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artificial brain

GC: n

CT: SyNAPSE is a DARPA-funded program to develop electronic neuromorphic machine technology that scales to biological levels. More simply stated, it is an attempt to build a new kind of computer with similar form and function to the mammalian brain. Such artificial brains would be used to build robots whose intelligence matches that of mice and cats.

S: http://www.artificialbrains.com/darpa-synapse-program(external link) (last access: 4 November 2014)

N: 1. artificial (adj) late 14c., in the phrase artificial day "part of the day from sunrise to sunset," from Old French artificial, from Latin artificialis "of or belonging to art," from artificium. Meaning "made by man" (opposite of natural) is from early 15c. Applied to things that are not natural, whether real (artificial light) or not (artificial flowers). Artificial insemination dates from 1897. Artificial intelligence "the science and engineering of making intelligent machines" was coined in 1956.
brain (n): Old English brægen "brain," from Proto-Germanic bragnam (cognates: Middle Low German bregen, Old Frisian and Dutch brein), from PIE root mregh-m(n)o- "skull, brain" (cognates: Greek brekhmos "front part of the skull, top of the head"). But Liberman writes that brain "has no established cognates outside West Germanic ..." and is not connected to the Greek word. More probably, he writes, its etymon is PIE bhragno "something broken."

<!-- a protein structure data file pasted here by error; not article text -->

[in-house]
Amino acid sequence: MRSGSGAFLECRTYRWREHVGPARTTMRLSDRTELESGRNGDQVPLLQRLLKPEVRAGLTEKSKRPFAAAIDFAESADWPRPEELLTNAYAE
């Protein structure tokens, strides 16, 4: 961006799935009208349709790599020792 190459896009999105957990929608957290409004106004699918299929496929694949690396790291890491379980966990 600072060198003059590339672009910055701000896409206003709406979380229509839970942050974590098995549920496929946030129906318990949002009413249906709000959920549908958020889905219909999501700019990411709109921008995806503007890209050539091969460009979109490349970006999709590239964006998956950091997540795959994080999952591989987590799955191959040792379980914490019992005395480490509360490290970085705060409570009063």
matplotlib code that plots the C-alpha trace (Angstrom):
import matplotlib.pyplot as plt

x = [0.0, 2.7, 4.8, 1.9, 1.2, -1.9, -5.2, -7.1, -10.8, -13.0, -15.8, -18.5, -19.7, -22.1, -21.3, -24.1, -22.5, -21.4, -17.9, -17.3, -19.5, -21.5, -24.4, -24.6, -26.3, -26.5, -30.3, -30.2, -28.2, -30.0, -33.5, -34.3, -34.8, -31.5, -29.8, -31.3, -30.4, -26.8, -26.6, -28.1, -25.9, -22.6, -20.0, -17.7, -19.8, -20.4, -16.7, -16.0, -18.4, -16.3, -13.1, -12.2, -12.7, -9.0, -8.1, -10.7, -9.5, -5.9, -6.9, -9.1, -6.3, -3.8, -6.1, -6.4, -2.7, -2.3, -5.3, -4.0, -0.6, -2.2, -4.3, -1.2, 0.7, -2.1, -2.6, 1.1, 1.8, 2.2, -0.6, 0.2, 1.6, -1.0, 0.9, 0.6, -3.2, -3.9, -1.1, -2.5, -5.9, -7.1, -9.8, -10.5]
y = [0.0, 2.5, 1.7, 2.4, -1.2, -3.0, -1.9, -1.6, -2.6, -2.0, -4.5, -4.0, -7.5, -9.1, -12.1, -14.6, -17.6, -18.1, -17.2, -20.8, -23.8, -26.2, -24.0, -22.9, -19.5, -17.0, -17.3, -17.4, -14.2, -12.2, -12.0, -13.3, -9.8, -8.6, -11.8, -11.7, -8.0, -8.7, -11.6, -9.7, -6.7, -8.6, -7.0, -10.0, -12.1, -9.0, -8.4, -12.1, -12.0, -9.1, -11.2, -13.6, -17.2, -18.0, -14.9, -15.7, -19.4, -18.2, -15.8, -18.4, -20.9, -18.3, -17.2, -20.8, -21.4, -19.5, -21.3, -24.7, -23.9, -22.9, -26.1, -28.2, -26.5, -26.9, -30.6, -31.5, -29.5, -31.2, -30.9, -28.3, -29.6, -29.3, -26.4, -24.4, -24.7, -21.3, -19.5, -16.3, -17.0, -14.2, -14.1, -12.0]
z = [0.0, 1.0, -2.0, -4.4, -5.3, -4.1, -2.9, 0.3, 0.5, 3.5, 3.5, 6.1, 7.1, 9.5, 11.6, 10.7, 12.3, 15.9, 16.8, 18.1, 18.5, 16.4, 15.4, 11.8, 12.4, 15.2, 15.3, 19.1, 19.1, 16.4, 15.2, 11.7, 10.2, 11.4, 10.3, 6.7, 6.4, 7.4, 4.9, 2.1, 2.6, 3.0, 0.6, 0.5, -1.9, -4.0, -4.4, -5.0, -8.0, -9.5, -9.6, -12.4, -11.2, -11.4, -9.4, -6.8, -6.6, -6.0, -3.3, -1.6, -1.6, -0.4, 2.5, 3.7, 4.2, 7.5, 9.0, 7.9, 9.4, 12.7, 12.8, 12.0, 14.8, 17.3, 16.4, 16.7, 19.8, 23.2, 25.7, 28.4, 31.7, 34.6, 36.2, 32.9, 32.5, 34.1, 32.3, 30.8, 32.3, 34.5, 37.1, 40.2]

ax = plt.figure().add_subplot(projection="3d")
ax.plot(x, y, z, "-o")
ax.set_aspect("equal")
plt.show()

2. Artificial brains are man-made machines that are just as intelligent, creative and self-aware as humans. No such machine has yet been built, but it is only a matter of time. Given current trends in neuroscience, computing and nanotechnology, we estimate that artificial general intelligence will emerge sometime in the 21st century, maybe even by the year 2050.
3. Cultural Interrelation:
  • Fiction: Arnold Schwarzenegger’s character in the Terminator movies is equipped with a processor-based artificial brain that enables him to think, react and learn. Much as we see in Isaac Asimov famous yet fictitious positronic brain, Arnie is able to do what he does because there is a melding between hardware and software in his central processing core – a melding that depends on intricate complexity in three dimensions.
  • Reality: SyNAPSE is a DARPA-funded program to develop neuromorphic microprocessor systems that match the intelligence, physical size, and low power consumption of animal brains. SpiNNaker is a massively-parallel neuromorphic computing architecture designed to model large, biologically plausible, spiking neural networks. BrainScaleS project, neuromorphic hardware is based on wafer-scale analog VLSI. Each wafer implements ~200,000 spiking neurons and 49 million synapses.
S: 1. OED - http://www.etymonline.com/index.php?allowed_in_frame=0&search=artificial+brain&searchmode=none(external link) (last access: 4 November 2014). 2. ARTI - http://www.artificialbrains.com/(external link) (last access: 4 November 2014). 3. http://www.riskscience.umich.edu/could-we-one-day-3d-print-arnold-schwarzeneggers-brain/(external link) (last access: 31 March 2015); http://www.artificialbrains.com/(external link) (last access: 31 March 2015).

SYN:
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CR: artificial intelligence, cognition, cognitive science.



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